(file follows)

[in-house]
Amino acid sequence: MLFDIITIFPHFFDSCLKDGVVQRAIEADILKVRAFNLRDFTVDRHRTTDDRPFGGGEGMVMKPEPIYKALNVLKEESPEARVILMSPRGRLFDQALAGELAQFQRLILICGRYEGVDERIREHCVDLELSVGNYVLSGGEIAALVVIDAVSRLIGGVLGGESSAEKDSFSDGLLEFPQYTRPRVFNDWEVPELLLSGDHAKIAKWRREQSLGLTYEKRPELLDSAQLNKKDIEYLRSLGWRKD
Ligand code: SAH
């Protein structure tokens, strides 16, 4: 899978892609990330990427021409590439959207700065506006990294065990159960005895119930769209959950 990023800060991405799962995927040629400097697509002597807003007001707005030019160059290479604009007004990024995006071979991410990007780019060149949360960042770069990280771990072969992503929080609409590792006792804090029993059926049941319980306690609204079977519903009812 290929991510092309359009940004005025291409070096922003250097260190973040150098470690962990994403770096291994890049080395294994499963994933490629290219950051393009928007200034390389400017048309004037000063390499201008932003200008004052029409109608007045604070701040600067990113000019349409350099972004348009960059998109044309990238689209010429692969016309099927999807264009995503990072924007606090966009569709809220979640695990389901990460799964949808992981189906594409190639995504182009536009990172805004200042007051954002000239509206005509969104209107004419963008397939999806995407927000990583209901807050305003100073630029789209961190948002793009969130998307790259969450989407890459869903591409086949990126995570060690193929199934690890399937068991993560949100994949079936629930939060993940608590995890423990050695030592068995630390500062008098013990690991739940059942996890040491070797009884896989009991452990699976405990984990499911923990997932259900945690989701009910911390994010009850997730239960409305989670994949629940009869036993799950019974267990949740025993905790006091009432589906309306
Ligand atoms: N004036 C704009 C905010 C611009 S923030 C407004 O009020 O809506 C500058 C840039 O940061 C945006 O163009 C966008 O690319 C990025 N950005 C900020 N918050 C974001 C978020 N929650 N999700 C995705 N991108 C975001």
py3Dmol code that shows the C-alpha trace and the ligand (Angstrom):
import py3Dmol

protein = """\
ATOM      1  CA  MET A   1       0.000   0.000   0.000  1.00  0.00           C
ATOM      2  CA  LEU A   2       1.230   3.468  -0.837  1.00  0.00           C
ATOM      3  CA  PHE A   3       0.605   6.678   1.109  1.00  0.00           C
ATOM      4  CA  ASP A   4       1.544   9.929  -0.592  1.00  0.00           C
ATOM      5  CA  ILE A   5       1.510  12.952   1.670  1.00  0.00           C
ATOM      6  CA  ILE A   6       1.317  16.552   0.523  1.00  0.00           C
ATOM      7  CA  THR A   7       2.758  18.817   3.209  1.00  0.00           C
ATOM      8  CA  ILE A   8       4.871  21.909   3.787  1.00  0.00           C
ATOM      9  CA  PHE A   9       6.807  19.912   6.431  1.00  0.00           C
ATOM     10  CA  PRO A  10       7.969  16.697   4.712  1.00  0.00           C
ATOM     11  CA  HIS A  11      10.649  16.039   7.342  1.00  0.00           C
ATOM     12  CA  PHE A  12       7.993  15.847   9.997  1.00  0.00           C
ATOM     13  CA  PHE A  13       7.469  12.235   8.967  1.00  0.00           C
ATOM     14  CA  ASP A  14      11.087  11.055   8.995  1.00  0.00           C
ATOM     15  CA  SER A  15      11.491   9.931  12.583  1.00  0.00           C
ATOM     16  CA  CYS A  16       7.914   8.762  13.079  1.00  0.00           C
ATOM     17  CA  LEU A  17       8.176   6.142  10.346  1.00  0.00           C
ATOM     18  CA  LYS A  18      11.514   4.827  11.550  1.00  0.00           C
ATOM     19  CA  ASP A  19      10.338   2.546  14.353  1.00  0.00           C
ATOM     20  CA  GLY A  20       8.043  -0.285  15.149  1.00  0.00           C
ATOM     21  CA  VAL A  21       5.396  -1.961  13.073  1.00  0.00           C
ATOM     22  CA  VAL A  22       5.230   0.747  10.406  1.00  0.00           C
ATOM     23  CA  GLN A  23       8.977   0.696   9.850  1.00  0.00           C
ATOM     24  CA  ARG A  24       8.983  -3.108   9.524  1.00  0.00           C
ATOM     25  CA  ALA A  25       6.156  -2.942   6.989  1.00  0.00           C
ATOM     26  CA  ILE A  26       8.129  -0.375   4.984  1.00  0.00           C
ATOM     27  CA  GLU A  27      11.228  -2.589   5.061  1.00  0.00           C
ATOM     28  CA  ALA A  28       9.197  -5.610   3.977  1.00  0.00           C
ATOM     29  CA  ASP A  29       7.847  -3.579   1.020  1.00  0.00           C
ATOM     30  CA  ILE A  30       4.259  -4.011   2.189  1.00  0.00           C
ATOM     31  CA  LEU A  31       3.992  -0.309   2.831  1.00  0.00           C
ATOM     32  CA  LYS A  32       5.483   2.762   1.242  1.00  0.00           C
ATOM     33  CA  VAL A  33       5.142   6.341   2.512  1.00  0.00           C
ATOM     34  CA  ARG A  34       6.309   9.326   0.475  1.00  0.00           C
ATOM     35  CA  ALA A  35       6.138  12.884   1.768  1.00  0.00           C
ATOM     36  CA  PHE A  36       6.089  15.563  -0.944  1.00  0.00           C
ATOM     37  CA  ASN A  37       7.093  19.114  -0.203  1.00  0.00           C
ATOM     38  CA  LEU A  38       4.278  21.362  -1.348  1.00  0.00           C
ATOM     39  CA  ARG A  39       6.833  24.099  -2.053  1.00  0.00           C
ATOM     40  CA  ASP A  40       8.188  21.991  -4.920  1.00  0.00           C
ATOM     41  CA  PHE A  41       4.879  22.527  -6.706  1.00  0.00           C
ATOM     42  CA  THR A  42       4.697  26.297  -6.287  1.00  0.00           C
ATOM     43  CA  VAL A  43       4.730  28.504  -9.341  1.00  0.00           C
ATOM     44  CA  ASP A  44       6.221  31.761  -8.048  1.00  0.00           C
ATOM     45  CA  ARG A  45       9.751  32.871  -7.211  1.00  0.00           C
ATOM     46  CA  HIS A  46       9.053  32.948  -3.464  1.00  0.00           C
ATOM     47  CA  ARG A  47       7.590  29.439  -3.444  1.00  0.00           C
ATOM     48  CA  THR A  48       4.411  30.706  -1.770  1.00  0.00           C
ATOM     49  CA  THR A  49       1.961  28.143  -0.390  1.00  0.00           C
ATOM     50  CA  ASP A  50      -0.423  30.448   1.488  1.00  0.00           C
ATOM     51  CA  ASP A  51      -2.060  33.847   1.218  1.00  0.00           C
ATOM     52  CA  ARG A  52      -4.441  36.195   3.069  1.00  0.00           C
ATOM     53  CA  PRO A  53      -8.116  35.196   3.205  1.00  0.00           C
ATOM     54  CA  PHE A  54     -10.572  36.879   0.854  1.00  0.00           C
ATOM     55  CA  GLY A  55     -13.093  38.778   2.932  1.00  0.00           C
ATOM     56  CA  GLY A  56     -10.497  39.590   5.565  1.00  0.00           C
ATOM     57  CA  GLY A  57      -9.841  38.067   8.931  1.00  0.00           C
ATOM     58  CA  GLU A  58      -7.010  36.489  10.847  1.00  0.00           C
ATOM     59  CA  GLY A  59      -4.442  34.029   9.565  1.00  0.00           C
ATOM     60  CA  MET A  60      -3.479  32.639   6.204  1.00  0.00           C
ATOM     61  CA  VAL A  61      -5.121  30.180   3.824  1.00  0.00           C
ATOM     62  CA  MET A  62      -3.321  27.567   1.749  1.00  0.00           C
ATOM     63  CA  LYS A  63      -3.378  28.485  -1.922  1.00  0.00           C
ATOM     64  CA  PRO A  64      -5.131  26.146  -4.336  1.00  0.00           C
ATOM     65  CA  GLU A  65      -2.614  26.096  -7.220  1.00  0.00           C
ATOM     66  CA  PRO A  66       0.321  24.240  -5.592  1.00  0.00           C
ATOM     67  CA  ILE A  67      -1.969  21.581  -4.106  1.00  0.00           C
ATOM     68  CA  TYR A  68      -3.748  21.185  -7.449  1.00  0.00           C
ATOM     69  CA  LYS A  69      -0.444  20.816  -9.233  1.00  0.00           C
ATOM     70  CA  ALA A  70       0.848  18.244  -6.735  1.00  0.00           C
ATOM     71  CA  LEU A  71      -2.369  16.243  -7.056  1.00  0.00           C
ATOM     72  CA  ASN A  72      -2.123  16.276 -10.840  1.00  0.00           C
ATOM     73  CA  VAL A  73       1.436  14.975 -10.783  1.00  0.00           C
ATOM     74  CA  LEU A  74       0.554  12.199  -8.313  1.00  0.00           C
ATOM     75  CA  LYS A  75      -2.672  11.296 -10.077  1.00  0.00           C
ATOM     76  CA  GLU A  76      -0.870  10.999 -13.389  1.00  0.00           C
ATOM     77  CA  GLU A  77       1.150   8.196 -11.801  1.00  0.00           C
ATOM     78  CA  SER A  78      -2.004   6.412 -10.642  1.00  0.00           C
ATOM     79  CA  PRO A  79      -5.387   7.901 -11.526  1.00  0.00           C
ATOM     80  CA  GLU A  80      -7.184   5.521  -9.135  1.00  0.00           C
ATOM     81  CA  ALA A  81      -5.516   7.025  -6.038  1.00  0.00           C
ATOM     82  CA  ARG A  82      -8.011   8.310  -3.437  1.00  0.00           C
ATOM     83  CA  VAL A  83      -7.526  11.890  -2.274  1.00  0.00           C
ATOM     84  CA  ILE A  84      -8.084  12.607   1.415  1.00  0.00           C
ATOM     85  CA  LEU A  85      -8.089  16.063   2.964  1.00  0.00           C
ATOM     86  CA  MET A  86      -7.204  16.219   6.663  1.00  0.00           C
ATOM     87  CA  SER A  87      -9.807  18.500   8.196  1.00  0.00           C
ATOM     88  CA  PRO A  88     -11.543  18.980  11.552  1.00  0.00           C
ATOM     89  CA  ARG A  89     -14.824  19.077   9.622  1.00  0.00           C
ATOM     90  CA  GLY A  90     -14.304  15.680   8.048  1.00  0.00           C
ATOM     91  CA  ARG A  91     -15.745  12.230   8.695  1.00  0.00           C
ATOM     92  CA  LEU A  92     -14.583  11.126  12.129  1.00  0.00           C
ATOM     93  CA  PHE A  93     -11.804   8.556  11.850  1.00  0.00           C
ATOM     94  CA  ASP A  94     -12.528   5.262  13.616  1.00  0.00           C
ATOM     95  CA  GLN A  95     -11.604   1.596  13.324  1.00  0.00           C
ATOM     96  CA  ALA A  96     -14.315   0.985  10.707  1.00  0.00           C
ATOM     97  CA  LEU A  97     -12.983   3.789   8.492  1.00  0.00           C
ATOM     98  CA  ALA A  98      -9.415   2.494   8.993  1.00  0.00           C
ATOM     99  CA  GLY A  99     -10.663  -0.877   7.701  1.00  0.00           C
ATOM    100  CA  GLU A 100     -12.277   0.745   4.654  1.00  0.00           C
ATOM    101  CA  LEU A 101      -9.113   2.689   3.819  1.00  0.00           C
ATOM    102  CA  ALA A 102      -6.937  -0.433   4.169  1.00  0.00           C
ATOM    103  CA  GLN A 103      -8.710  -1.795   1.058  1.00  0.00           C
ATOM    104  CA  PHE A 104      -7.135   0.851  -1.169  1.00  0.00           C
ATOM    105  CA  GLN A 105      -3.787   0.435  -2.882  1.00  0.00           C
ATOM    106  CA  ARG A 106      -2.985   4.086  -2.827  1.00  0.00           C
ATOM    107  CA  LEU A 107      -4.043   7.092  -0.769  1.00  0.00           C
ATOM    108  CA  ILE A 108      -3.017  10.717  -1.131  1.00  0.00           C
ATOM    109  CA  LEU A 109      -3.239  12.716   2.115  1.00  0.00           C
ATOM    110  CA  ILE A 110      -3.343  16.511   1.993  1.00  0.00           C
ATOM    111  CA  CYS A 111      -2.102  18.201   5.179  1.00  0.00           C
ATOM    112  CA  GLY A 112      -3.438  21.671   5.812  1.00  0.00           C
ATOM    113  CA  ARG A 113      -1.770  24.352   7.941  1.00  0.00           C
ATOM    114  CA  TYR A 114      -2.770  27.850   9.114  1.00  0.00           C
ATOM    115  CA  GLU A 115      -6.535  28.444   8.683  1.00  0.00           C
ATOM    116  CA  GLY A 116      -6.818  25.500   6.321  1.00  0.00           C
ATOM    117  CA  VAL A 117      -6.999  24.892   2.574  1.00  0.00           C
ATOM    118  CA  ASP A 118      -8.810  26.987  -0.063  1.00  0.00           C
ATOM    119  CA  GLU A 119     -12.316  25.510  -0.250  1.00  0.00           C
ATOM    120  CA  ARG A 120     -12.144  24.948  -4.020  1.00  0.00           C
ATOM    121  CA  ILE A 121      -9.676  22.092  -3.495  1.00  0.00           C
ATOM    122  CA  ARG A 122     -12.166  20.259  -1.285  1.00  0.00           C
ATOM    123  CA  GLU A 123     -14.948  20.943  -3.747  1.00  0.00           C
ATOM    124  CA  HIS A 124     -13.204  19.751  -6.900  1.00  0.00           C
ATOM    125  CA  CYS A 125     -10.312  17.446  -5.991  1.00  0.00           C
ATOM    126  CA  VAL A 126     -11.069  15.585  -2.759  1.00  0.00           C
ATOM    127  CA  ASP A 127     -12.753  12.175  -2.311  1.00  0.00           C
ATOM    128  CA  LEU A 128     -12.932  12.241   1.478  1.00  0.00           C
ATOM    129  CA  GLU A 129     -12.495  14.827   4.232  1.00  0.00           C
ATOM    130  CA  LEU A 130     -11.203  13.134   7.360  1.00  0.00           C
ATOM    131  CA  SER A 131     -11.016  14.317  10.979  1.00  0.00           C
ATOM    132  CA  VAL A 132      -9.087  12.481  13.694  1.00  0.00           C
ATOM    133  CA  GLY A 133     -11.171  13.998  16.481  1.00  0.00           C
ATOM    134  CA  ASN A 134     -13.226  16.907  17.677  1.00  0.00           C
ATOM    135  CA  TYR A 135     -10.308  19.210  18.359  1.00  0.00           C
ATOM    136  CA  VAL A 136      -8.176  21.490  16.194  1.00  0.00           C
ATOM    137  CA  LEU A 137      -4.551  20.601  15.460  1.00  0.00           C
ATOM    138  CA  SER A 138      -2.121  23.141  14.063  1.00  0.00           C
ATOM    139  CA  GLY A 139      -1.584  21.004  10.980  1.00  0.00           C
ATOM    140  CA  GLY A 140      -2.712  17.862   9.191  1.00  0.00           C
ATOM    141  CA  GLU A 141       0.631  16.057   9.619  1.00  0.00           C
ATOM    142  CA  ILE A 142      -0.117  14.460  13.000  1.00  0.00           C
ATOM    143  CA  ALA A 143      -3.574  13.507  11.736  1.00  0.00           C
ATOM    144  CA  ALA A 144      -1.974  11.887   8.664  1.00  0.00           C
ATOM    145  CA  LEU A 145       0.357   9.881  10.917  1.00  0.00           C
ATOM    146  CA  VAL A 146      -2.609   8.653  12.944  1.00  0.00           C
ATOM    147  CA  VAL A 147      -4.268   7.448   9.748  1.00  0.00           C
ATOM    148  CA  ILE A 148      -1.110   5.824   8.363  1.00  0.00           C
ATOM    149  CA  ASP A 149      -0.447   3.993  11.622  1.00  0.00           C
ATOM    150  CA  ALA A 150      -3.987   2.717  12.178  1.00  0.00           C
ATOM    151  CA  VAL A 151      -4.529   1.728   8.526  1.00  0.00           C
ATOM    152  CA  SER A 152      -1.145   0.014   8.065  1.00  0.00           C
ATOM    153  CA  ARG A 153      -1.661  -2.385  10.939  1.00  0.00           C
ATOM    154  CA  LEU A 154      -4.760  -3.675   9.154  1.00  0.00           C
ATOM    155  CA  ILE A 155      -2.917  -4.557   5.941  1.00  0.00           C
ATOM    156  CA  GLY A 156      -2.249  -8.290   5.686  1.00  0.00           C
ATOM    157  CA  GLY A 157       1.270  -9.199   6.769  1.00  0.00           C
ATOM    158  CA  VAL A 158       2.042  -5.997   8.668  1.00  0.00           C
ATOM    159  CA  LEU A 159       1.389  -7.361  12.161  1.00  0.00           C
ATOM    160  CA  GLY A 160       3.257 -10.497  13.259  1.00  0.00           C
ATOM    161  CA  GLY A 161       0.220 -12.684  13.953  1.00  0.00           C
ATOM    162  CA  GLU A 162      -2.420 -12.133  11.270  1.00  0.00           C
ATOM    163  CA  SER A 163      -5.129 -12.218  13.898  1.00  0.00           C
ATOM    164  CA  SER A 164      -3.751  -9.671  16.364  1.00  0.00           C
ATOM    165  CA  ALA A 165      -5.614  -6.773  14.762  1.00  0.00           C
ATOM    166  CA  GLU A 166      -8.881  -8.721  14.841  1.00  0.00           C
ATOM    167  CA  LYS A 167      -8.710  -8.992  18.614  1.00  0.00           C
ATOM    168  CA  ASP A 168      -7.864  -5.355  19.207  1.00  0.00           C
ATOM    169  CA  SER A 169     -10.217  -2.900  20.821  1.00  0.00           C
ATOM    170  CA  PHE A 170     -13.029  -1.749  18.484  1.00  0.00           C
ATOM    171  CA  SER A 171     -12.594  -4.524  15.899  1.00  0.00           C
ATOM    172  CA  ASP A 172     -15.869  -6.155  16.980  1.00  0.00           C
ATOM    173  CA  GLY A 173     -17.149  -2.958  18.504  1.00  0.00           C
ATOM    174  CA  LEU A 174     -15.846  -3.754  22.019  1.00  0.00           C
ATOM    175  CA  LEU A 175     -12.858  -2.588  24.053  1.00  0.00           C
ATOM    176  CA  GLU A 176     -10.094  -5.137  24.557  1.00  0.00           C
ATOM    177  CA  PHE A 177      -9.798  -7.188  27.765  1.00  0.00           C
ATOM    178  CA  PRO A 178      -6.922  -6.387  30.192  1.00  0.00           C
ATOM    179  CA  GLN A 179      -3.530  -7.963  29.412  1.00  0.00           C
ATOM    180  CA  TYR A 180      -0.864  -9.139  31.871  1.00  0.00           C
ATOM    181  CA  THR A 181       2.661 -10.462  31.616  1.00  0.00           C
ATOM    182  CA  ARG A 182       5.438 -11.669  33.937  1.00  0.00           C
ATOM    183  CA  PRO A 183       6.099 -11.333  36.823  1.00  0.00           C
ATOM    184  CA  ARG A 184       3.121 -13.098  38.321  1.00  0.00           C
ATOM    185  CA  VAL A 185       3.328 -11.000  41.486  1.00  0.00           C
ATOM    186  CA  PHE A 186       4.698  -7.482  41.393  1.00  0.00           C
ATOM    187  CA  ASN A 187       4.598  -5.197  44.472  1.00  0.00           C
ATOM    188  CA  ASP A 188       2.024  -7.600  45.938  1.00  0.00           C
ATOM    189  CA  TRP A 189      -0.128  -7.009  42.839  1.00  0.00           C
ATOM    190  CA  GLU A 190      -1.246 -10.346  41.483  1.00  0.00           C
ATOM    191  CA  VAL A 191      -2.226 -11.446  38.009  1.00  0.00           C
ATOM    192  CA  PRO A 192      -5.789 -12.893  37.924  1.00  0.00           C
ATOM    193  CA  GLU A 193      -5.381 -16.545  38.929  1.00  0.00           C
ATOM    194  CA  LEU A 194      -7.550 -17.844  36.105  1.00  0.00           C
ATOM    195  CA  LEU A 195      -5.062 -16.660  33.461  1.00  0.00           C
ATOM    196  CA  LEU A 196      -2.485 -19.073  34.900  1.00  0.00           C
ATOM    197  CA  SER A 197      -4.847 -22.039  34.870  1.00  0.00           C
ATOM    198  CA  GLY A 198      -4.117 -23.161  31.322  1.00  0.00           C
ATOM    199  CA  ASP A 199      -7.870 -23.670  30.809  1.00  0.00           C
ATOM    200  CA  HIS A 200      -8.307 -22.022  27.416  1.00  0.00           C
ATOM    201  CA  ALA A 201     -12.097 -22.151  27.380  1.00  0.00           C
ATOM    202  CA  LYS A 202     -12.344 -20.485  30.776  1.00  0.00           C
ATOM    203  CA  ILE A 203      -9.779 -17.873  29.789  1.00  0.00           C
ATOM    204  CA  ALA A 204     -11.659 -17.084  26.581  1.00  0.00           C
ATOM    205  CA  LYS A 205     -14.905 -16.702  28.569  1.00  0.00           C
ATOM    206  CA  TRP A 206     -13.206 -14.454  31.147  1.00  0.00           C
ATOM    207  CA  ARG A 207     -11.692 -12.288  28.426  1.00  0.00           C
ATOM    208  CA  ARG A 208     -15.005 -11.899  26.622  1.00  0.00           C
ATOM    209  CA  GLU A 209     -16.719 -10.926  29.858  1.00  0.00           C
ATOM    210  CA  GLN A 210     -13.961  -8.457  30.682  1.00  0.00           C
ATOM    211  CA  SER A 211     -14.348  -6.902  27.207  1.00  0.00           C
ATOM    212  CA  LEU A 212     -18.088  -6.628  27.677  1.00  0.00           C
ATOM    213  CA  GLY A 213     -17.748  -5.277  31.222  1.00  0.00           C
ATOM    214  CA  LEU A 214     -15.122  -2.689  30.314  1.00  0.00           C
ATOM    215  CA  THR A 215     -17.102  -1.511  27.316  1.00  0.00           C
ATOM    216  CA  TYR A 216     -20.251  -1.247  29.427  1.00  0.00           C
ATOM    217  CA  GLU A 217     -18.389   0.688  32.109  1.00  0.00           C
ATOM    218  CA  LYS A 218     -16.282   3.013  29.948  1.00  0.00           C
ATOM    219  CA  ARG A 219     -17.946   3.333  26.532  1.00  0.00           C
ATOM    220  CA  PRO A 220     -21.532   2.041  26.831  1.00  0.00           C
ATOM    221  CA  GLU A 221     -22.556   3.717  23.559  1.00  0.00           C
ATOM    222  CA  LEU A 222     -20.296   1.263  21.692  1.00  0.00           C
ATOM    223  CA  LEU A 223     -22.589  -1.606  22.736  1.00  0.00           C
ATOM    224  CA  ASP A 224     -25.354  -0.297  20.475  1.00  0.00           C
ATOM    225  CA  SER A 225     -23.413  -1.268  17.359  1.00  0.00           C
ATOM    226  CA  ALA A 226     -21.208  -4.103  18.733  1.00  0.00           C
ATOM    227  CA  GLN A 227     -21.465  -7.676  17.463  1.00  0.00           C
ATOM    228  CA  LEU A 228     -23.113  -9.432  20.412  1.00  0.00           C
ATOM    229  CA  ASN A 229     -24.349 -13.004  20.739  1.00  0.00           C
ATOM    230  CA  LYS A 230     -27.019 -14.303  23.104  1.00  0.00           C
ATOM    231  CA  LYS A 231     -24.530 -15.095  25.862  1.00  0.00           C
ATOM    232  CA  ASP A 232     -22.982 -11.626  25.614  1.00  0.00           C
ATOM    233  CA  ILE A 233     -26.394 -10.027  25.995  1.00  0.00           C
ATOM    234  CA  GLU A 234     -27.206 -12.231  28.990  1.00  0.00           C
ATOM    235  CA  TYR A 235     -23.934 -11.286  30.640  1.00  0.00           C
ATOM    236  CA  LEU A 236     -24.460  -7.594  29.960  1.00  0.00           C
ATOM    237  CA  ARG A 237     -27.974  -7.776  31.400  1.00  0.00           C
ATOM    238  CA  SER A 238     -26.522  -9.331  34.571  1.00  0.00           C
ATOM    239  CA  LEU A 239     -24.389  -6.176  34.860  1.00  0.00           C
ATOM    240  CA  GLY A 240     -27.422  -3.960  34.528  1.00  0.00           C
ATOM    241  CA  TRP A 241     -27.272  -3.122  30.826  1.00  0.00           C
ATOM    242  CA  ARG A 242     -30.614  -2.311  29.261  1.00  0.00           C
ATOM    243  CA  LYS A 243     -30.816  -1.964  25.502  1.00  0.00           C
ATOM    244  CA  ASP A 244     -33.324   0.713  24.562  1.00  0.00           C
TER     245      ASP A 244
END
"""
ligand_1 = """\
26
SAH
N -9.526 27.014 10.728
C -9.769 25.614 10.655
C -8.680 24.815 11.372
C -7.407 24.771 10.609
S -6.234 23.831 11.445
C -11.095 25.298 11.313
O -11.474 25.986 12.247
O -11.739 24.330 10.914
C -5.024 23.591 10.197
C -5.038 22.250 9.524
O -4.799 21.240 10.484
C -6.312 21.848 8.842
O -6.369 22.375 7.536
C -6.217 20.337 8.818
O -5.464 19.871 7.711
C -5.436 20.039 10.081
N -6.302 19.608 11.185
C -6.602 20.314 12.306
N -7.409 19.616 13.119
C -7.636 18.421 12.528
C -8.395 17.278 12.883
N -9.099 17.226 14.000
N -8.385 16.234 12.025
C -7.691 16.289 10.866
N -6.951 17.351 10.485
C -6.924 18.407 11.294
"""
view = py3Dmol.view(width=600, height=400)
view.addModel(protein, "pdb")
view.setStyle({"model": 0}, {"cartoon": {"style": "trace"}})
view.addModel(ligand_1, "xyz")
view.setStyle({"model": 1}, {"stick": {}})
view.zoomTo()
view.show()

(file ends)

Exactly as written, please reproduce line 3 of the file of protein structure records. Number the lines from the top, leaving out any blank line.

Ligand code: SAH